A CRM device 900 typically includes a battery power supply (not shown) and communications circuitry 950 for communicating with an external device programmer 960 or other patient-external device. Information, such as data, parameter information, evaluations, comparisons, data, and/or program instructions, and the like, can be transferred between the device programmer 960 and patient management server 970, CRM device 900 and the device programmer 960, and/or between the CRM device 900 and the patient management server 970 and/or other external system. In some embodiments, the processor 940, memory 945, and/or signal processor 901 may be components of the device programmer 960, patient management server 970, and/or other patient external system.

The CRM device 900 also includes memory 945 for storing executable program instructions and/or data, accessed by and through the control processor 940. In various configurations, the memory 945 may be used to store information related to thresholds, parameters, measured values, transitions zones, phrenic nerve activation patterns, program instructions, and the like.

The circuitry represented in FIG. 9 can be used to perform the various methodologies and techniques discussed herein. Memory 945 can be a computer readable medium encoded with a computer program, software, firmware, computer executable instructions, instructions capable of being executed by a computer, etc. to be executed by circuitry, such as control processor 940. For example, memory 945 can be a computer readable medium storing a computer program, execution of the computer program by control processor 940 causing delivery of pacing pulses directed by the pacing therapy circuitry, reception of one or more signals from phrenic nerve activation sensors 910 and/or signal processor 901 to identify phrenic nerve activation transition zones and manage therapy parameters to avoid phrenic nerve activation in accordance with the various methods and techniques made known or referenced by the present disclosure. In similar ways, the other methods and techniques discussed herein can be performed using the circuitry represented in FIG. 9.

The methods and devices discussed herein can collect electrical signals, such as impedance signals indicative of respiration and electrical cardiac signals indicative of heart activity, using electrodes. Such electrodes can include implanted electrodes 905 and/or external electrodes, such as skin electrodes (not shown).

The therapy device 1000 illustrated in FIG. 10 employs circuitry capable of implementing phrenic nerve activation detection algorithm techniques described herein. The therapy device 1000 includes CRM circuitry enclosed within an implantable housing 1001. The CRM circuitry is electrically coupled to an intracardiac lead system 1010. Although an intracardiac lead system 1010 is illustrated in FIG. 10, various other types of lead/electrode systems may additionally or alternatively be deployed. For example, the lead/electrode system may comprise an epicardial lead/electrode system including electrodes outside the heart and/or cardiac vasculature, such as a heart sock, an epicardial patch, and/or a subcutaneous system having electrodes implanted below the skin surface but outside the ribcage.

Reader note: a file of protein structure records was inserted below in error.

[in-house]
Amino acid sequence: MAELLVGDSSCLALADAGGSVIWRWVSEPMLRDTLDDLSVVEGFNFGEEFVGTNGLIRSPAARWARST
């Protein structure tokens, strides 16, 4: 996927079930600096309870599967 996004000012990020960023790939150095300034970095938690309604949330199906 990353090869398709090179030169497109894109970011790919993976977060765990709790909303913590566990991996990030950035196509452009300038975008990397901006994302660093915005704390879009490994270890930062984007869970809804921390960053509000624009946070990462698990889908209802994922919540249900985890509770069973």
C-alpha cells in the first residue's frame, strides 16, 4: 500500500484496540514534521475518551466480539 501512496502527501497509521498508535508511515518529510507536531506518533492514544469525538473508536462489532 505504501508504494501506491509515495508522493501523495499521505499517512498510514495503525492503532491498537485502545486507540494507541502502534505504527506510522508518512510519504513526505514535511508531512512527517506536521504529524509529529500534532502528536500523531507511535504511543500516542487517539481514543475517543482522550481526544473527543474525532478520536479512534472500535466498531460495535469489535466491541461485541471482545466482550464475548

Portions of the intracardiac lead system 1010 are shown inserted into the patient's heart. The lead system 1010 includes cardiac pace/sense electrodes 1051-1056 positioned in, on, or about one or more heart chambers for sensing electrical signals from the patient's heart and/or delivering pacing pulses to the heart. The intracardiac sense/pace electrodes, such as those illustrated in FIG. 10, may be used to sense and/or pace one or more chambers of the heart, including the left ventricle, the right ventricle, the left atrium and/or the right atrium. The CRM circuitry controls the delivery of electrical stimulation pulses delivered via the electrodes 1051-1056. The electrical stimulation pulses may be used to ensure that the heart beats at a hemodynamically sufficient rate, may be used to improve the synchrony of the heart beats, may be used to increase the strength of the heart beats, and/or may be used for other therapeutic purposes to support cardiac function consistent with a prescribed therapy while avoiding phrenic nerve activation.

The lead system 1010 may include defibrillation electrodes 1041, 1042 for delivering defibrillation/cardioversion pulses to the heart.